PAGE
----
Redeveloping PAYNEful.co.uk (or How I Got CodeIgniter and WordPress to Play Nice Together)

Like anyone who works with the web, I get restless sometimes and occasionally get a fleeting notion that I need to overhaul and redesign my website. In this case PAYNEful was on its first version, if you disregard the placeholder page that sat on the domain for the best part of two years. It served its purpose, but like any project you have to weigh up the pros and cons, and then set some goals if you do decide to redevelop a site.

Why Redesign?

For reference, here are some images of the 1.0 version of the site (click for full image):

The old site was great to work with back when I first developed it – it was a small collection of fairly static PHP pages that were never intended to change frequently. However, after more and more pages have been added it became fairly cumbersome to work with the site – if I wanted to update the footer, for example, I had to open up every page and edit them. The header and navigation was not such of an issue as I long ago got naffed off and stuck it all in an include file. In the majority of cases if I wanted to roll out changes to my website I had to do so manually.

Another problem was the sheer amount of content to display – not to blow my own trumpet but there’s an awful lot of stuff living on this website! The front page was a bit of a nightmare, given that the top half was dominated by the most recent stuff and all the other projects were shoved down at the bottom. I wanted more “above the fold” and, more importantly, less text and more graphics!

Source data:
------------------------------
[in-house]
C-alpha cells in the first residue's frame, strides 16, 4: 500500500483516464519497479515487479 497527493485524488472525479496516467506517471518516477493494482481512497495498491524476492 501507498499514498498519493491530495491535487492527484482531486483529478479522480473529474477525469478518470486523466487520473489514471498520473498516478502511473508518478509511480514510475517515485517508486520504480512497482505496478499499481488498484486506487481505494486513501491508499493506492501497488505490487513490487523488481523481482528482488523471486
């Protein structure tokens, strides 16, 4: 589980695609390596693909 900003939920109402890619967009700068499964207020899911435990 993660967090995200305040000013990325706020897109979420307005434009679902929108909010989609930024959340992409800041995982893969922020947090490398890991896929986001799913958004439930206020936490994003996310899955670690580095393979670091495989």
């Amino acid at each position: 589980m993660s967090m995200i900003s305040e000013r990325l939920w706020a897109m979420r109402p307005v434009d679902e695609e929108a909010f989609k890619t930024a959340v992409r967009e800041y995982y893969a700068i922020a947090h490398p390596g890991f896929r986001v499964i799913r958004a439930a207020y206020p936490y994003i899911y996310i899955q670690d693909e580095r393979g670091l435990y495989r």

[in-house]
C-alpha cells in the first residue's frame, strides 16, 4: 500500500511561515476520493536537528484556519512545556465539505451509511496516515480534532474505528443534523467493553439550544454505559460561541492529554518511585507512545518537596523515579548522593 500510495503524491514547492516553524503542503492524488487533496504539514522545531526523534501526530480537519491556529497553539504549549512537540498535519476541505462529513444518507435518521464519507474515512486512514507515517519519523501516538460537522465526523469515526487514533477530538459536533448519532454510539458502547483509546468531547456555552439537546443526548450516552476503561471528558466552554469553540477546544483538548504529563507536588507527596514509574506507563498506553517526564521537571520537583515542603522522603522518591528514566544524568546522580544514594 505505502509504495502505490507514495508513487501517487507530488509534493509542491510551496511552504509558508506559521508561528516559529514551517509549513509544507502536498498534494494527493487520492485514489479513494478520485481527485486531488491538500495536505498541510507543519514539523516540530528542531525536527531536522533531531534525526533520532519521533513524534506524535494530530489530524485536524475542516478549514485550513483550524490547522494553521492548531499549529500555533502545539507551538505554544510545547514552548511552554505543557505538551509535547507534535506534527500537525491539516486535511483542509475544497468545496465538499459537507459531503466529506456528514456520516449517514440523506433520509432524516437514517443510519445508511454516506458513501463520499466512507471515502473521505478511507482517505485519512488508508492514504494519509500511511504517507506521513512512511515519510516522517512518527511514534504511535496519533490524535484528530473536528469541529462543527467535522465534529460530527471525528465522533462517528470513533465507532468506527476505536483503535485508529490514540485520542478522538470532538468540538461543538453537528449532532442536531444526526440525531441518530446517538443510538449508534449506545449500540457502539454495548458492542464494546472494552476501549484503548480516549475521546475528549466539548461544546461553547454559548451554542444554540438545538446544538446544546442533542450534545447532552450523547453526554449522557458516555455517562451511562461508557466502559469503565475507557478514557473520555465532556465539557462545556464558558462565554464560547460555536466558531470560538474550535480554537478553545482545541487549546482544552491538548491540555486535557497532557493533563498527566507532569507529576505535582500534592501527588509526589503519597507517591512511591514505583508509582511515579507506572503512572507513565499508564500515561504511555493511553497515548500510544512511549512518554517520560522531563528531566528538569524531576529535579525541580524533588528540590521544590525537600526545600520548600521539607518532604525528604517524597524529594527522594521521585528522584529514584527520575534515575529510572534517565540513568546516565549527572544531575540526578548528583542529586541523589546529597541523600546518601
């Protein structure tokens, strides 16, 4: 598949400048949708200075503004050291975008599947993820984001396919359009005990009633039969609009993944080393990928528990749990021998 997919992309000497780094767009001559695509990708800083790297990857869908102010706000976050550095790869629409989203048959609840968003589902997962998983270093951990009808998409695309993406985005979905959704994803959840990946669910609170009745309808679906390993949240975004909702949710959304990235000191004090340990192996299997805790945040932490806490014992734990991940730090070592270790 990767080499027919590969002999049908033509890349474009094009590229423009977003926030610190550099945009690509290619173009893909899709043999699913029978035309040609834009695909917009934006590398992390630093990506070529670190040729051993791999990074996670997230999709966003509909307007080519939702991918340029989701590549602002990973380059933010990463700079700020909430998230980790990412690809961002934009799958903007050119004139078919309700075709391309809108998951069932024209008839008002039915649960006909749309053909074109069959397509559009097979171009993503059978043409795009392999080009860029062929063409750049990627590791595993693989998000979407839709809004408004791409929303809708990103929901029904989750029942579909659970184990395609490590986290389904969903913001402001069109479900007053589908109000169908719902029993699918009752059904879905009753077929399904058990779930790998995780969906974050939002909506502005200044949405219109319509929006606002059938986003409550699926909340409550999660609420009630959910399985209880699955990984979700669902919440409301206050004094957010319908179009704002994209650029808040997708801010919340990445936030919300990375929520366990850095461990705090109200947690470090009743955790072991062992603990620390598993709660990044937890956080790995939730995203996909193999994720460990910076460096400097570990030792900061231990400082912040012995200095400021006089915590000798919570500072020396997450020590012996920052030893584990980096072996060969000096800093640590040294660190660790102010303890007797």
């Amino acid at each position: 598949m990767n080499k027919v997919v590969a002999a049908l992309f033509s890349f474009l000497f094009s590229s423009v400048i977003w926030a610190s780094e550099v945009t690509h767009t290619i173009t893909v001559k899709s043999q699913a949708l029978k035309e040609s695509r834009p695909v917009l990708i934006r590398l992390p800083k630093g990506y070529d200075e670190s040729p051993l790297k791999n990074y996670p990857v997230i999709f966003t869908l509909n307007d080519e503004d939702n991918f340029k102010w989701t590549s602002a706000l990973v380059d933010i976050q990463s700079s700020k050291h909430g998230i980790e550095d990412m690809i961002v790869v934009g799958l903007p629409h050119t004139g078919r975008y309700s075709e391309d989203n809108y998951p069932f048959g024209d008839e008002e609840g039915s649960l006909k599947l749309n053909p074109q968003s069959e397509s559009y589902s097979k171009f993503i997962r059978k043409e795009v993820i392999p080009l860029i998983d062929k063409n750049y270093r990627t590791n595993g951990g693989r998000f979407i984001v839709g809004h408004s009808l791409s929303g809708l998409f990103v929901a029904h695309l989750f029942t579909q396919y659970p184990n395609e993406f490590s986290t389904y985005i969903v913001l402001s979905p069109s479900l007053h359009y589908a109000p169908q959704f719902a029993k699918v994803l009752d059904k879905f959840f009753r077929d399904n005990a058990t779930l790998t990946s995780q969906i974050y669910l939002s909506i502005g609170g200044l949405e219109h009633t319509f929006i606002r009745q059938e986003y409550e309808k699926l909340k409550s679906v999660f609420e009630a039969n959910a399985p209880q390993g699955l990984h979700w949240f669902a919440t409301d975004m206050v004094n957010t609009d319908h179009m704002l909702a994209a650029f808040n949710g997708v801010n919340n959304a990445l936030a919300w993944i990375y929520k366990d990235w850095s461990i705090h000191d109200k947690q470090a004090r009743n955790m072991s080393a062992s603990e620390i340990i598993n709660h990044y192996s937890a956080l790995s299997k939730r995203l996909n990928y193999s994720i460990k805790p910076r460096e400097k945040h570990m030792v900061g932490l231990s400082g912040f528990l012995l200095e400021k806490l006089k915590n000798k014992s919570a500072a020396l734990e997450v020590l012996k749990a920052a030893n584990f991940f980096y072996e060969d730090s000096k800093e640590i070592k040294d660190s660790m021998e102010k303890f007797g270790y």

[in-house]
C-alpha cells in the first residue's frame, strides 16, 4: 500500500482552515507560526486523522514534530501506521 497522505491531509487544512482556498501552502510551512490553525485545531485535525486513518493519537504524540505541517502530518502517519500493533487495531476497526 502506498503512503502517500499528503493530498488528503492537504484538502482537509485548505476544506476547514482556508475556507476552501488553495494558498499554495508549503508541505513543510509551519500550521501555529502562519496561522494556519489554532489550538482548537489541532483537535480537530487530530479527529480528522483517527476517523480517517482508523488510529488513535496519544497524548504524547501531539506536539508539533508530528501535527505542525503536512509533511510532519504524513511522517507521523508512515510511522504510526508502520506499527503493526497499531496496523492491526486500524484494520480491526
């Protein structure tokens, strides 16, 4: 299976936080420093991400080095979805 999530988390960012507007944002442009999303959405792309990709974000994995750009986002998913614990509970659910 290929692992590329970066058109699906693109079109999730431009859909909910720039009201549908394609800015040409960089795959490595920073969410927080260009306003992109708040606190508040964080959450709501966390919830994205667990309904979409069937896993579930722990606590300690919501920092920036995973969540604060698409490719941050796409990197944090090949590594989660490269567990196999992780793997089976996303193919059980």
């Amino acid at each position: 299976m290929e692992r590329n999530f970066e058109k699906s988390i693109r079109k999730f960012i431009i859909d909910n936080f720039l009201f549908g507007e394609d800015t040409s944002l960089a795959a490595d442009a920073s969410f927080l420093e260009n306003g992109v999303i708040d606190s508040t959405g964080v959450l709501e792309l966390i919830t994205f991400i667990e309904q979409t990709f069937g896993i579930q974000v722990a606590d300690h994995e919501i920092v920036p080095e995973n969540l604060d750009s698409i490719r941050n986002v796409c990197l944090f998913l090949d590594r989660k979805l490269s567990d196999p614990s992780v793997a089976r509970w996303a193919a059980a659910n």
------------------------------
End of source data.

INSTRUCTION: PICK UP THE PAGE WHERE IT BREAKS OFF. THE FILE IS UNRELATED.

Thirdly, there was the issue that I’m not running one, not two, but three separate WordPress installations! This sounds like overkill, but the Blogsplosion is my personal blog, Tales of Sin deserves its own area and my “Work and Portfolio” blog content really does need to be separate as the things that get posted to it are very different from the kind of thing I post to the personal blog; I like the distinction between “work” and “pleasure”. Unfortunately, like the other duplication issue, this meant there were two WordPress themes1 that required updating whenever I changed the website! I am happy with the concept of managing three separate blogs, however – for the most part WordPress updates itself and it would just be too much hassle to develop my own blogging CMS.

Fourthly, I’m the kind of person who gets annoyed when I’ve overlooked something. I don’t use my mobile phone to browse the web, but I recognised that there is a growing shift to mobile browsing. As a web developer, I would be ignorant to dismiss mobile; I admit that my website looked bloody awful on phones, and the scrolling was unbearable. My website needed to be responsive!

Finally, I really needed to get rid of those Sonic the Hedgehog 16-bit backgrounds (all pinched from the Spriter’s Resource); as much as I liked them were are a bit naff and potentially copyright infringing as far as SEGA is concerned!

So what were the requirements of this revamp?

  • Make page management easier – it shouldn’t be a chore to update the site.
  • WordPress themes need to take their styles from whatever styles are dictated to the rest of the website.
  • Try and make the pages more pleasing on the eye – less text, more eye candy!
  • Web pages to be mobile responsive.
  • Get rid of those bloody sprite backgrounds!

How Can We Achieve This?

The next step was deciding how to achieve these goals, and that all comes down to what technology to use. The first obvious bit of kit was Bootstrap (ver. 3), which I must say I am very impressed with. It takes all the effort out of setting up a HTML scaffold, comes with a whole bunch of useful CSS classes out of the box and, most importantly, has mobile responsiveness built in! I’ll admit, my knowledge of CSS media queries is sketchy at best, but Bootstrap bypasses the need to even touch the “@” key when putting together a CSS file.